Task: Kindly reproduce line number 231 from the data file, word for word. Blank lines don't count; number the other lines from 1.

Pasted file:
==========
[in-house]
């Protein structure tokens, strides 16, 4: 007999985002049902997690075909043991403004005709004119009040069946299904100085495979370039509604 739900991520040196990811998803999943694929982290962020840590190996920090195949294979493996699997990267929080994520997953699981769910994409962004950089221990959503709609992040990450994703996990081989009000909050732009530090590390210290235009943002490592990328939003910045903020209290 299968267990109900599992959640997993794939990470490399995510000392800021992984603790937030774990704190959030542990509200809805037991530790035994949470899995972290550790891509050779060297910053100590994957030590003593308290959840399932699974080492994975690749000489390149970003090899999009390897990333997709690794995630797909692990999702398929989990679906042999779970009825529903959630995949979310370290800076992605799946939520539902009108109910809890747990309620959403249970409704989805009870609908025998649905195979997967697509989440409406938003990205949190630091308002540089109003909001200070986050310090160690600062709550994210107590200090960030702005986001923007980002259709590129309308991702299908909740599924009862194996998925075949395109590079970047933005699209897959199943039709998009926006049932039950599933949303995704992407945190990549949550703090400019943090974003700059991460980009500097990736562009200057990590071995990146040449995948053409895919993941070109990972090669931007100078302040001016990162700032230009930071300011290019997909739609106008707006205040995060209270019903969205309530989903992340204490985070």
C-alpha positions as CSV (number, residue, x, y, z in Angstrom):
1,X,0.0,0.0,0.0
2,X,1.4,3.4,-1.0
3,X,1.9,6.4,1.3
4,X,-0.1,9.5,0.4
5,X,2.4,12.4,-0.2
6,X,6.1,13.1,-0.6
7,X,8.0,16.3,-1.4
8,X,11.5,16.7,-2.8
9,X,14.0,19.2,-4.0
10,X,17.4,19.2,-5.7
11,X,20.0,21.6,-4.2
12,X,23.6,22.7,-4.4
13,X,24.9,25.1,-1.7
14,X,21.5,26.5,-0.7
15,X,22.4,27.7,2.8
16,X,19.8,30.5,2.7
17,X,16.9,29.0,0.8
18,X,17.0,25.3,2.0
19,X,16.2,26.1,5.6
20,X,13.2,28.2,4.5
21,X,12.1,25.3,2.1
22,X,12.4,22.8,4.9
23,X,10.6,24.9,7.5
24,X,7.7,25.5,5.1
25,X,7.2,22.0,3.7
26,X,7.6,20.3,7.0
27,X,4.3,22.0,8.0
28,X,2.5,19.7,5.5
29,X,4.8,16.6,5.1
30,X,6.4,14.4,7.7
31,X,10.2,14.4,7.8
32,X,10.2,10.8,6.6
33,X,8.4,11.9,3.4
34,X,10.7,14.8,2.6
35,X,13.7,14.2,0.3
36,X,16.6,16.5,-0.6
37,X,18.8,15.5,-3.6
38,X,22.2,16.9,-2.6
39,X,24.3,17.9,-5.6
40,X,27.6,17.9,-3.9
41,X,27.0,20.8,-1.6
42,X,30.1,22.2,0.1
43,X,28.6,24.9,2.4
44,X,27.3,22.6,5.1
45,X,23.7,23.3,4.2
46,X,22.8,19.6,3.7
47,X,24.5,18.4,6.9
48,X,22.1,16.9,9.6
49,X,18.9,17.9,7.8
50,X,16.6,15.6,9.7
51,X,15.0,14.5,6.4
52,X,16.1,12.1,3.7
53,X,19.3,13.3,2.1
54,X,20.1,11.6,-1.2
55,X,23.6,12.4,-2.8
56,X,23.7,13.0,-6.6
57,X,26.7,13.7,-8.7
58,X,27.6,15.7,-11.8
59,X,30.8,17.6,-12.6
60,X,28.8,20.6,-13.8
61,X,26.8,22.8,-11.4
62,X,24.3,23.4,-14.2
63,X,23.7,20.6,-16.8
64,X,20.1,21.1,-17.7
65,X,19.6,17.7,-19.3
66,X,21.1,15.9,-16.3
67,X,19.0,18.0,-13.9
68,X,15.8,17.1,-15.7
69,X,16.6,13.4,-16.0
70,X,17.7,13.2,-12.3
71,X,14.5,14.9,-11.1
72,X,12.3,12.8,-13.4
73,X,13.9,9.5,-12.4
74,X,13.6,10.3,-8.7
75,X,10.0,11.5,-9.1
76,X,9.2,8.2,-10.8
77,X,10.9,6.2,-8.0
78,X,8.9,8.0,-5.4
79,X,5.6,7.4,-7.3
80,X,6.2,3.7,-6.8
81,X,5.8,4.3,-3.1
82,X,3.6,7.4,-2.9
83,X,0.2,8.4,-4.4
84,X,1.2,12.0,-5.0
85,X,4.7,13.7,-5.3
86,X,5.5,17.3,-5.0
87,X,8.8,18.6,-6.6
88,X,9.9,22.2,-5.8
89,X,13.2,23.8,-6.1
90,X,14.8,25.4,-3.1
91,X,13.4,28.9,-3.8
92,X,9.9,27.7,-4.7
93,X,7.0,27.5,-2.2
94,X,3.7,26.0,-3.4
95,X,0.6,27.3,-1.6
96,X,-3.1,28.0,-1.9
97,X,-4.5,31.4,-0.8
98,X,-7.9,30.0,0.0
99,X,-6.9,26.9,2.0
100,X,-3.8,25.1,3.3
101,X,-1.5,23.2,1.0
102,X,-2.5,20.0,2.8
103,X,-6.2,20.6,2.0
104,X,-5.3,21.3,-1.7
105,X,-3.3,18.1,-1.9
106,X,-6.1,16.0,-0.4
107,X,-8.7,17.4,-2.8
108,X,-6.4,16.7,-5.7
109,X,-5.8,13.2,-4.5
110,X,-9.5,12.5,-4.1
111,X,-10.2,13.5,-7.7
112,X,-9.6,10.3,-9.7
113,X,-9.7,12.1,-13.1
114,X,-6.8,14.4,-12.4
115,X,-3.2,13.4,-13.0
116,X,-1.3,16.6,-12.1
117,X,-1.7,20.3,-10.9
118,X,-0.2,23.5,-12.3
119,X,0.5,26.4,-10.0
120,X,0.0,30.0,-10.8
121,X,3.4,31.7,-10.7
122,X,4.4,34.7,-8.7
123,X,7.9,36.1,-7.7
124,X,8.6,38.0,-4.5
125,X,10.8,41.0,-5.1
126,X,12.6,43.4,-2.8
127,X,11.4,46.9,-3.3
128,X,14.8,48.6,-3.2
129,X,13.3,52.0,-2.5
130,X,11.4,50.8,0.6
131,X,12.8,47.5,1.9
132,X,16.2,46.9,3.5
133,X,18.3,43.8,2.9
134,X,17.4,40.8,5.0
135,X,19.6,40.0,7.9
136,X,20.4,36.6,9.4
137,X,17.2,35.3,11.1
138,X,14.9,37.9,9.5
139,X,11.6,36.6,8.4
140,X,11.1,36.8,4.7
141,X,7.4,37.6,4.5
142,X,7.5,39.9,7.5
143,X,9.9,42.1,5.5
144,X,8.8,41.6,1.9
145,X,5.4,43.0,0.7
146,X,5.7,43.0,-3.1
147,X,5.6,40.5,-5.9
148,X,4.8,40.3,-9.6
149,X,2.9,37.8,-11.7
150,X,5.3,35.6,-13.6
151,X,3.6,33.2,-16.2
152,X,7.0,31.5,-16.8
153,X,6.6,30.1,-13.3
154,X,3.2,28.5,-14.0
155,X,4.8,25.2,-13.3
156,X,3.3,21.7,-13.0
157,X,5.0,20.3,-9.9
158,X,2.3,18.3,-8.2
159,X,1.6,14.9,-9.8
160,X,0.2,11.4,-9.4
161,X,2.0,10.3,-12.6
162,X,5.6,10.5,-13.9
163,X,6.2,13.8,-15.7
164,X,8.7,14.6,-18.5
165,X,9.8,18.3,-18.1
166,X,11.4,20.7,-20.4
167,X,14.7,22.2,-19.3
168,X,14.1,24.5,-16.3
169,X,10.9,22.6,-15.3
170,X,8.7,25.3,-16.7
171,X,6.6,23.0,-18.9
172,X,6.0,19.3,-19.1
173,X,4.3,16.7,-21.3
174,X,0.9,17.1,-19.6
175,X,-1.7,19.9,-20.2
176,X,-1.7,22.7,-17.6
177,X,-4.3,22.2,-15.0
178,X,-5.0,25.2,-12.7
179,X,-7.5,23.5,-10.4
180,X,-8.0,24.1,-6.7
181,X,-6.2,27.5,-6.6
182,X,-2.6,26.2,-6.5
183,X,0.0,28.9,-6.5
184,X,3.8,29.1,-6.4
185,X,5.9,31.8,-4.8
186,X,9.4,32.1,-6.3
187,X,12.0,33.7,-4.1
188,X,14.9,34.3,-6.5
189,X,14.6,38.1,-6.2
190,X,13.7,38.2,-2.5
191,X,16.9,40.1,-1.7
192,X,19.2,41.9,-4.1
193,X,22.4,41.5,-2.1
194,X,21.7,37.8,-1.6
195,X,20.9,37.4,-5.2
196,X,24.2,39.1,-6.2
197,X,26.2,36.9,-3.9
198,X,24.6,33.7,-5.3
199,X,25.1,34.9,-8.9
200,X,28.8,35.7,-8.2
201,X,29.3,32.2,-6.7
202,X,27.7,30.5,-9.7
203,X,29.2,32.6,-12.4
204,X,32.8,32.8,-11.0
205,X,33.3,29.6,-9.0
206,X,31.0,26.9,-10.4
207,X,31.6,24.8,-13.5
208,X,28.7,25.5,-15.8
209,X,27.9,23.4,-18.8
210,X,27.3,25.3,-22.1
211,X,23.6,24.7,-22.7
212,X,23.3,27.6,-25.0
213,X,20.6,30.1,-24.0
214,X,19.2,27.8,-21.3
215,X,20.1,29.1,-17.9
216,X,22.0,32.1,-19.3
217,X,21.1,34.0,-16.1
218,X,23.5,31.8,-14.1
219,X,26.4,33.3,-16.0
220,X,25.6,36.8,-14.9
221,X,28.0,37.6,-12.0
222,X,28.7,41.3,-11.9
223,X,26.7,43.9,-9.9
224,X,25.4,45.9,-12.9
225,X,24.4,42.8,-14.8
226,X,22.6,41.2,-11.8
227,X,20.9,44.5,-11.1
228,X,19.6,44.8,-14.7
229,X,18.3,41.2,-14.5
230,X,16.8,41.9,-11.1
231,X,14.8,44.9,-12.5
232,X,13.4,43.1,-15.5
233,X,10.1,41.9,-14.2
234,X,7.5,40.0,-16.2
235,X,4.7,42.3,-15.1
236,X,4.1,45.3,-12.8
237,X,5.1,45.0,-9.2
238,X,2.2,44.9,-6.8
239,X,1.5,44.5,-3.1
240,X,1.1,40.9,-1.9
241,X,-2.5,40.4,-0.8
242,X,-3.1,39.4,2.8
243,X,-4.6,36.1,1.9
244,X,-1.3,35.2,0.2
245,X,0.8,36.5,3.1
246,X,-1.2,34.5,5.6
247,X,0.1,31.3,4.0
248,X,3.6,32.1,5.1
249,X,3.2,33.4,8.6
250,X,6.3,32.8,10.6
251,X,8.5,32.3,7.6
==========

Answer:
228,X,19.6,44.8,-14.7